With the ceasefire anything but, and the fighting raging in eastern Ukraine, or as the pro-Russian separatists call it, Novorossiya or New Russia, it may seem strange to talk about buying rubles. Russia seems intent on furthering territorial gains in the east; the Donetsk airport seems especially coveted. A destabilized and economically weak Ukraine appears to be the Kremlin’s goal. Armored columns continue to pour across the Russian border and soldiers on both sides continue to die.
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Over the past year, the Russian currency has weakened more than 32% against the greenback.
The conventional wisdom is the ruble’s freefall will continue, with no end in sight. However, when there is blood in the streets, it’s usually a good time to buy.
Russia’s economy is hurting and it’s about to get a whole lot worse; it is almost certainly already in recession. Capital flight has already exceeded $125 billion this year. Russian banks and state-owned companies cannot roll over their foreign currency debt due to Western sanctions. This is causing severe pressure on earnings. The federal government will most likely have to provide funds to several Russian entities to keep them afloat. Whether this comes from the $420 billion in foreign currency reserves (left after the Central Bank’s attempts at stabilizing the ruble) remains to be seen.
The Russian federal budget receives approximately half its funding from the sale of hydrocarbons. It is said the budget is balanced at a crude price of about $100 or higher. With West Texas Intermediate holding a mid-seventies handle, the federal coffers are under pressure.
Some argue it is for this reason that Russian President Vladimir Putin has wanted a weaker currency. He sells oil abroad in dollars. The ruble at lower levels has made this commodity more valuable to Russia as an export. The surge in receivables in rubles has helped plug the deficit. However, Putin cannot let the ruble freefall.
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“We are now seeing speculative jumps of the ruble, but I think that it should stop in the near future, given the actions that the Central Bank is currently taking in reply to the actions of speculators,” Putin said this month to the Business summit at APEC Forum.
The economic pain has also imperiled the government’s spending priorities, such as Putin’s military buildup.
Ivan the Terrible coined a term long ago which is still in use in Russian society, the oprichnina, or the wealthy palace guard that keeps the tsar in power. Putin has the same, only now they are wealthy oligarchs and defense industry professionals. These people are hurting economically. Putin cannot allow the ruble to fall too far and jeopardize his power base.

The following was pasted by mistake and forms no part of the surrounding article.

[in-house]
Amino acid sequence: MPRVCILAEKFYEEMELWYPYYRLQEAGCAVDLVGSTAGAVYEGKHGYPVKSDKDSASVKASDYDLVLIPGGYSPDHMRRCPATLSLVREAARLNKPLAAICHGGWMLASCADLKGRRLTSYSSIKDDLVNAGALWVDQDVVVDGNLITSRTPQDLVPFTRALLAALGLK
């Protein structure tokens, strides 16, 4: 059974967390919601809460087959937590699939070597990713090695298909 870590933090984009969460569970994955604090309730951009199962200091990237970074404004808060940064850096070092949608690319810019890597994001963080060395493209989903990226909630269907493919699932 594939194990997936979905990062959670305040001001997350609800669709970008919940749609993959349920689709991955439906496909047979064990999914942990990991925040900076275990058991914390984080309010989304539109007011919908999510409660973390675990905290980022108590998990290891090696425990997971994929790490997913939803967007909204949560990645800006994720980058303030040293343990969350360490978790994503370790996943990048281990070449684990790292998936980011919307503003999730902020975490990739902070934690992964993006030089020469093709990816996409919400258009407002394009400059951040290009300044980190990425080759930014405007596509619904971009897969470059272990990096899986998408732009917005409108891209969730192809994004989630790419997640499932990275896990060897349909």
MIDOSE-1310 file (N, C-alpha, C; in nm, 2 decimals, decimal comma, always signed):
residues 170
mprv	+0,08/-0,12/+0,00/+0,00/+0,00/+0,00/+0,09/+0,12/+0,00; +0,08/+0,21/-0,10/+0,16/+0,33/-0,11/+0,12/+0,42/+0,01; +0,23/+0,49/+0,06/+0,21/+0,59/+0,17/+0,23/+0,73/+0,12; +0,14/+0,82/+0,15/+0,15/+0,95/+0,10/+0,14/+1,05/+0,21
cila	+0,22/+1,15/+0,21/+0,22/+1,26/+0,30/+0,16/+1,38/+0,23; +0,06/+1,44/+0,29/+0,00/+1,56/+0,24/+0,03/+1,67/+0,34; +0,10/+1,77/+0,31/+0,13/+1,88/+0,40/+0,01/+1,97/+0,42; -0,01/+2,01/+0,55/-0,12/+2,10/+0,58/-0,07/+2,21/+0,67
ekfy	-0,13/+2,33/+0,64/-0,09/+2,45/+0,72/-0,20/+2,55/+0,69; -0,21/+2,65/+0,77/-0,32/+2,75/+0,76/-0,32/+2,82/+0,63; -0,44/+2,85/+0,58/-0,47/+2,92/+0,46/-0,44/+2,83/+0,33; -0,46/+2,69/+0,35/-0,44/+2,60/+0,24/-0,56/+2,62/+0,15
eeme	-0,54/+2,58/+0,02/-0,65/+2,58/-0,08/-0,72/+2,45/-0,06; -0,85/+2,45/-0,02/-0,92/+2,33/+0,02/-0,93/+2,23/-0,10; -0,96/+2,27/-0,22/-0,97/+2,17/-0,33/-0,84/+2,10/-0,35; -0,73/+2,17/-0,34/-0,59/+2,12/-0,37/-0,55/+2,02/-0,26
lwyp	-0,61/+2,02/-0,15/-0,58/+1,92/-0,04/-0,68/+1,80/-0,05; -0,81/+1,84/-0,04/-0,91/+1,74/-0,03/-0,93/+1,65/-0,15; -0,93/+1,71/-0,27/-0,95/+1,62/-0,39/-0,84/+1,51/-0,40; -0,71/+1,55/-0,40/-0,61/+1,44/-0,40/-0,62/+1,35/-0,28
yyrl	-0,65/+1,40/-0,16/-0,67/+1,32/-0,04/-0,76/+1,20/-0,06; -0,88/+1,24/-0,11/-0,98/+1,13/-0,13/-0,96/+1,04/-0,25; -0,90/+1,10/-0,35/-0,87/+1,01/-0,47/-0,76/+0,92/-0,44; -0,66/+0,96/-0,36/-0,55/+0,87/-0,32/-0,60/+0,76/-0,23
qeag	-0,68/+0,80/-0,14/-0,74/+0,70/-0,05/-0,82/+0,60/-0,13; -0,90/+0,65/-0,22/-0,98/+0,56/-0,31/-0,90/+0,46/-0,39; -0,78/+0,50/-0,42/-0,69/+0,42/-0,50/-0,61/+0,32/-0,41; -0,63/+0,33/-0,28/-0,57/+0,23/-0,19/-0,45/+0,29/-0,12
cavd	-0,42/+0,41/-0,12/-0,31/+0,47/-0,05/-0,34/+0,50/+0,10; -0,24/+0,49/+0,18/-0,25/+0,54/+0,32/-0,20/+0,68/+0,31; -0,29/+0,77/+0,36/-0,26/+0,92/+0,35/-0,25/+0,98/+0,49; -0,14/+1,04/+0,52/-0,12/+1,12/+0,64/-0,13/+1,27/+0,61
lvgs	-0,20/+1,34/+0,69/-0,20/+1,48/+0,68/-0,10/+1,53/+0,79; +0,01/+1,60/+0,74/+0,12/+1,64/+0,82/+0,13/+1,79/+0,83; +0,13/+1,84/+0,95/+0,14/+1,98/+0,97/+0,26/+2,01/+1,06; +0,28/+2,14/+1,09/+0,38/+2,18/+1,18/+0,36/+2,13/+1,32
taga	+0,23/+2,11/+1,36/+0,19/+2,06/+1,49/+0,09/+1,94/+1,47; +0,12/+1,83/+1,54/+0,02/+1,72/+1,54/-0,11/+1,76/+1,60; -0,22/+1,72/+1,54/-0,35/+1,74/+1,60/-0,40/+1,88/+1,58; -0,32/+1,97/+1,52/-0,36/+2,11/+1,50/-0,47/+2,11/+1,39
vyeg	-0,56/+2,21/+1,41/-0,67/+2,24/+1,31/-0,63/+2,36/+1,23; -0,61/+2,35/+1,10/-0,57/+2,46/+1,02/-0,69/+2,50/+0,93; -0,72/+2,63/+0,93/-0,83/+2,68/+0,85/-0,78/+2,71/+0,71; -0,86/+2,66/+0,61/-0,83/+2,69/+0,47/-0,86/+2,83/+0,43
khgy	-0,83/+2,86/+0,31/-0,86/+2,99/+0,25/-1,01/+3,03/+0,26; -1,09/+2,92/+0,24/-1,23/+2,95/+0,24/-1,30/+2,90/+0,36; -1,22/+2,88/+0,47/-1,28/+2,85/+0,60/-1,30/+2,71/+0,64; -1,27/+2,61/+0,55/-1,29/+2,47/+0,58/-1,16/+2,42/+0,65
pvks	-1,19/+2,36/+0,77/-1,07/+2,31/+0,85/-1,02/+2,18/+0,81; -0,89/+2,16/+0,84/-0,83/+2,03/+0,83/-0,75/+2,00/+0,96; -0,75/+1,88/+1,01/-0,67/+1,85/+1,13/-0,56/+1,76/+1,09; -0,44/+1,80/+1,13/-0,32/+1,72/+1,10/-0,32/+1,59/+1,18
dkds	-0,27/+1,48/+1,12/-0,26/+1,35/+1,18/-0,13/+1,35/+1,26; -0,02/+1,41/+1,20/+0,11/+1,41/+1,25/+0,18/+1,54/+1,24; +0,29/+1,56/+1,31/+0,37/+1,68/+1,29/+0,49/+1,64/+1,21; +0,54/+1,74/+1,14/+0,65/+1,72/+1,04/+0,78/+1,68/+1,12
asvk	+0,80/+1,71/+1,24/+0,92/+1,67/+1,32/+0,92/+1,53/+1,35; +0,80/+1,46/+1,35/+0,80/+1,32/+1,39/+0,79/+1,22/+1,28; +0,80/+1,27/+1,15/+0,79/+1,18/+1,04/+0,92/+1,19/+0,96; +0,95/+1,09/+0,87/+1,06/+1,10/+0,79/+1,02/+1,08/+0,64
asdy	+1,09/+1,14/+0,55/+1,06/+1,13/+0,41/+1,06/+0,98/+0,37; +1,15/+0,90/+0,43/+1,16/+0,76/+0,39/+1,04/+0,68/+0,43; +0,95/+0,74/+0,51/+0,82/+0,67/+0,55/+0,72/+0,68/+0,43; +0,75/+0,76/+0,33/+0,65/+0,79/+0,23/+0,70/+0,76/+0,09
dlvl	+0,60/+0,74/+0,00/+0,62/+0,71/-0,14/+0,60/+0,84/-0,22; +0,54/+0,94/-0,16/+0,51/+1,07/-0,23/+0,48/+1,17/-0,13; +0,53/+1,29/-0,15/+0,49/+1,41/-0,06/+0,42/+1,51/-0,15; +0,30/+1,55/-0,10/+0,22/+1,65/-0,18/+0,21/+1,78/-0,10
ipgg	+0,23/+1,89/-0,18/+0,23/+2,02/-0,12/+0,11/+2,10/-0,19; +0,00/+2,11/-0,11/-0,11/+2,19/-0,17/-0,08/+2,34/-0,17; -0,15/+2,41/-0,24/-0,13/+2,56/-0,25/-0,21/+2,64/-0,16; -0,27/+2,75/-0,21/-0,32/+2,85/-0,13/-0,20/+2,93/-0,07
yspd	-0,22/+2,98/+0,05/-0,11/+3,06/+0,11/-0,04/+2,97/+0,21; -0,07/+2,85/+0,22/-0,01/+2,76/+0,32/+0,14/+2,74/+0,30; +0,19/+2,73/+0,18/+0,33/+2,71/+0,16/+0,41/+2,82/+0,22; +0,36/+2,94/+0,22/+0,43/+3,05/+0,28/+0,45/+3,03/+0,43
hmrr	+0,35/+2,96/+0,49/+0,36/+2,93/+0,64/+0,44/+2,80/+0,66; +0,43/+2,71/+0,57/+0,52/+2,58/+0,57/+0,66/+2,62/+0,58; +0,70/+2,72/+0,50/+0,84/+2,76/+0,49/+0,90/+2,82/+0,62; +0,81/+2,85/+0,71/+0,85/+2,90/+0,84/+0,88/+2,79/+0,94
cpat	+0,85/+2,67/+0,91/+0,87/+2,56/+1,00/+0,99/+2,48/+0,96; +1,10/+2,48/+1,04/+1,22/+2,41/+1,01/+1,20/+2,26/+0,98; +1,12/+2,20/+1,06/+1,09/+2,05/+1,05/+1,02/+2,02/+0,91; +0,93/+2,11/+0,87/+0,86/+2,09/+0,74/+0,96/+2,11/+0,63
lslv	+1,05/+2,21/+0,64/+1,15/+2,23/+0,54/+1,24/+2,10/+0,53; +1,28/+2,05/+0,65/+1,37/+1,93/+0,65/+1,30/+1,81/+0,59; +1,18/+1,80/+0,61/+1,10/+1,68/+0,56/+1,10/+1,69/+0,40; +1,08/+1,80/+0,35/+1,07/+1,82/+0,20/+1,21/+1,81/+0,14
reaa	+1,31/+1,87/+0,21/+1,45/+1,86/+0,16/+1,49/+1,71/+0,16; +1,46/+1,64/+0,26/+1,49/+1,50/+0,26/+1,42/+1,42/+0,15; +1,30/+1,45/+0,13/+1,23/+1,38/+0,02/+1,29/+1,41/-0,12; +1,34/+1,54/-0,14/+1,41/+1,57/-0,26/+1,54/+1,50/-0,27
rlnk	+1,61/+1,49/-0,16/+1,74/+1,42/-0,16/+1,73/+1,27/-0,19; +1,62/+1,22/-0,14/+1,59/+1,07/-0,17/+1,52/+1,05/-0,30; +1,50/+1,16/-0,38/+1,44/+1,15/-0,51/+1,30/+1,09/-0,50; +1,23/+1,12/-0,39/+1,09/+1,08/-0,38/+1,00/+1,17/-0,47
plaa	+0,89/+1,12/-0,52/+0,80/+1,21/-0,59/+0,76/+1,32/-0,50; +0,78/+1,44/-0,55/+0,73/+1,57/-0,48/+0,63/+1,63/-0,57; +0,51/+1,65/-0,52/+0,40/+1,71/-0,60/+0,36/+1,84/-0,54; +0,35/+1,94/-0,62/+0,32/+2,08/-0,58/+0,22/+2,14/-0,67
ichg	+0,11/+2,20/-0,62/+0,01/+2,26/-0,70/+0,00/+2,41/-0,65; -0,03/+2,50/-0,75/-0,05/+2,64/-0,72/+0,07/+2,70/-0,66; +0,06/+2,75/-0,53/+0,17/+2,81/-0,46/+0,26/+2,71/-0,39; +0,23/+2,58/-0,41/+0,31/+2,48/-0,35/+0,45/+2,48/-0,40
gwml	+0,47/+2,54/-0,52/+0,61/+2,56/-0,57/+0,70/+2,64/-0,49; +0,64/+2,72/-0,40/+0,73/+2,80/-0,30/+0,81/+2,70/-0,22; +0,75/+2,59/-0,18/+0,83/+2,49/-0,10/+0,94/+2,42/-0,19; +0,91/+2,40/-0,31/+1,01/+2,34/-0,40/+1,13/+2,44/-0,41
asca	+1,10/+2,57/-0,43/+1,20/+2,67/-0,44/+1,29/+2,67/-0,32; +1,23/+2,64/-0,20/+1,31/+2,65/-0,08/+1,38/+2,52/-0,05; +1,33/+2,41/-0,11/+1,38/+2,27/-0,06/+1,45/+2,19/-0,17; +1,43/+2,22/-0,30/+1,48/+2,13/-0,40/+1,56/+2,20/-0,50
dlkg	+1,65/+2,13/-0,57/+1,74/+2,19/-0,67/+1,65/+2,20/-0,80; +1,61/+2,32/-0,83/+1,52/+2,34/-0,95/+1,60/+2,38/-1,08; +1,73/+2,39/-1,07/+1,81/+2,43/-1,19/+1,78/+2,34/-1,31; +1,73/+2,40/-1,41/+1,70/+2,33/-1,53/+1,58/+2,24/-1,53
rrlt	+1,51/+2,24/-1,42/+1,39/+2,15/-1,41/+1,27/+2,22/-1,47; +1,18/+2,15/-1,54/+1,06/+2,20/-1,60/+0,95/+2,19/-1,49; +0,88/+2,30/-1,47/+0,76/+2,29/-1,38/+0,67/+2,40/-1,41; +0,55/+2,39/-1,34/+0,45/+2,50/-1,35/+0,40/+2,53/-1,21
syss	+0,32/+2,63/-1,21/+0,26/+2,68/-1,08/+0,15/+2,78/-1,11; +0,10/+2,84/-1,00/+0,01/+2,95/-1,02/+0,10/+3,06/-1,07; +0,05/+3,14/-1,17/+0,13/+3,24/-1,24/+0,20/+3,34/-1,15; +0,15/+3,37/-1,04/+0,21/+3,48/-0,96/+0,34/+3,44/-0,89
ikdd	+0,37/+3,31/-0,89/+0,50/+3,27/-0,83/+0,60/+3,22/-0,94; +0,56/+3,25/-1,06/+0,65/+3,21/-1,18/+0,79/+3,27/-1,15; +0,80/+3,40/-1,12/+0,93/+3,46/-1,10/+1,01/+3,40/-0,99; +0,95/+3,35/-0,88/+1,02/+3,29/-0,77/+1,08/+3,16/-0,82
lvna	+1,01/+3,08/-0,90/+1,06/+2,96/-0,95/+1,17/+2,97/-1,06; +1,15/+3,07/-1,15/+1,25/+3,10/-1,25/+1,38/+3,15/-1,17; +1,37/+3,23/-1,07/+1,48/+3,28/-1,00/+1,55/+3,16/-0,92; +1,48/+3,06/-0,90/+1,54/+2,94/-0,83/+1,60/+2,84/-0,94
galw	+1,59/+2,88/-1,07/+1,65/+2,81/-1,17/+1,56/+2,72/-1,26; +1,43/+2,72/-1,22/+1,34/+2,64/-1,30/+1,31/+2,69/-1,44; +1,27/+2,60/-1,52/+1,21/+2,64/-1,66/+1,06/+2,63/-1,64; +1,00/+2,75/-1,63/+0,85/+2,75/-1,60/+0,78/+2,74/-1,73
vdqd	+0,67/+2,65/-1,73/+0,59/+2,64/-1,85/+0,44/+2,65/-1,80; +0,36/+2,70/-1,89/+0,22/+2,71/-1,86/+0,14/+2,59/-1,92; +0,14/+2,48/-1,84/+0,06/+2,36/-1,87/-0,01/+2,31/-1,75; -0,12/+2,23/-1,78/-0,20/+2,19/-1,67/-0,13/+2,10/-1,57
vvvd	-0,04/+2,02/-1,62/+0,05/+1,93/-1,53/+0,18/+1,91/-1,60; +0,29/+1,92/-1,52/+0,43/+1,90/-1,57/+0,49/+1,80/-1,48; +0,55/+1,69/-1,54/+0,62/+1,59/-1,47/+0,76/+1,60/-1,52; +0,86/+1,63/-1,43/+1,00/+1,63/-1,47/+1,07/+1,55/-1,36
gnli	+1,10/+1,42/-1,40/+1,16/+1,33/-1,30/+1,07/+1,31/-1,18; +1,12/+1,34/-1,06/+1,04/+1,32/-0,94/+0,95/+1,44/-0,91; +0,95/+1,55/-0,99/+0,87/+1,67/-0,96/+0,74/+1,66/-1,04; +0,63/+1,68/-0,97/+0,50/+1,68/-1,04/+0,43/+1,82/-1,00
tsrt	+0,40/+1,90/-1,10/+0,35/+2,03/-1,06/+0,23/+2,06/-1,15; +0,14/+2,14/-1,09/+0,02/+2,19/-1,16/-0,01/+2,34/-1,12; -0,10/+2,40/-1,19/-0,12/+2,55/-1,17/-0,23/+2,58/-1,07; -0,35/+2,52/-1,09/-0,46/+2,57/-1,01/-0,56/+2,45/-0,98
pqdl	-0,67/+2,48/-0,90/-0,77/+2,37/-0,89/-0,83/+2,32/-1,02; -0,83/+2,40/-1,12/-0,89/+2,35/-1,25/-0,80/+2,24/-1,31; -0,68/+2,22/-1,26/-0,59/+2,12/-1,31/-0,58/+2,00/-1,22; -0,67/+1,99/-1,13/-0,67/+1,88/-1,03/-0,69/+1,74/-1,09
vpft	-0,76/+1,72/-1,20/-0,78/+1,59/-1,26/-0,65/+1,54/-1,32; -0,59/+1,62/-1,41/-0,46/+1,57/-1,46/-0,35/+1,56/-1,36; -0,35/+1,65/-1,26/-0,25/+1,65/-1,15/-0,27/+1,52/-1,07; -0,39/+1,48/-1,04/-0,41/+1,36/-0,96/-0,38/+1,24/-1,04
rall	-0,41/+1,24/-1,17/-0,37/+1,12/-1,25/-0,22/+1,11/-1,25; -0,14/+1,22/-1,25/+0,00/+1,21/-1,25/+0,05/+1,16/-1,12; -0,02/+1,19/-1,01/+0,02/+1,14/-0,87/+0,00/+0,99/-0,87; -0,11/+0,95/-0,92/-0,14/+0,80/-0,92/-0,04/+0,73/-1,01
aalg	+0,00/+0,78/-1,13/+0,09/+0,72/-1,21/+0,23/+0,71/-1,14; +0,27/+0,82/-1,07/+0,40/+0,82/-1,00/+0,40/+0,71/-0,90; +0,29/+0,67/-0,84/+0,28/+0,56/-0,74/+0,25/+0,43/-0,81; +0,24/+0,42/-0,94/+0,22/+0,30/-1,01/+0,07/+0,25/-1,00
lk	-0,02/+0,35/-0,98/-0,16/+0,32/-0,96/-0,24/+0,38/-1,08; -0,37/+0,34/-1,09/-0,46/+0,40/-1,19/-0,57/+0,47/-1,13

Recently rumors have been swirling that Russian Interior Minister Vladimir Kolokoltsev may have been forced to resign and could be soon replaced. His office controls a large part of Russia’s internal federal police and paramilitary. He is known as a capable technocrat that has revitalized Russia’s security apparatus. However, he is not in Putin’s inner circle. This is significant because it means Putin may be trying to further consolidate his power as economic conditions worsen. This means that he could be feeling pressure from the oprichnina, and may be forced to prevent further devaluation of the ruble.
The Kremlin is also likely to be feeling pressure from other areas. It is rumored that thousands of Russian soldiers have died or been wounded while on exercises in Siberia. Moscow can no longer hide the fact that she is at war and her sons are dying. Sooner or later, the Russian population will start to push back on this military adventurism. The fact that Putin has further inflamed the public ire by banning Western food imports has not helped the situation.
Perhaps this is why Putin made noise about cooperating with Western partners while at the G-20 gathering in Australia, even though he did park warships off the coast. I think the Kremlin may be looking for a way out of this crisis. And that is why I say it is time to look at going long the RUB.
All opinions expressed by L.Todd Wood are solely Wood’s opinions and do not reflect the opinions of FBN, Fox News Network, LLC or their parent companies or affiliates. Woods’ opinions are based upon information he considers reliable, but neither FBN, nor its affiliates and/or subsidiaries, nor any companies with which such participants are affiliated, warrant their completeness or accuracy, and they should not be relied upon as such.
Past performance is not indicative of future results. Neither Wood nor FBN guarantee any specific outcome or profit. You should be aware of the real risk of loss in following any strategy or investment advice. Investments or strategies mentioned in this article may not be suitable for you and you should make your own independent decision regarding them. This material does not take into account your particular investment objectives, financial situation or needs and is not intended as recommendations appropriate for you. You should strongly consider seeking advice from your own investment adviser.
L.Todd Wood is a former emerging market bond trader and is a contributor to The Moscow Times. His first thriller novel, Currency, deals with overwhelming sovereign debt. LToddWood.com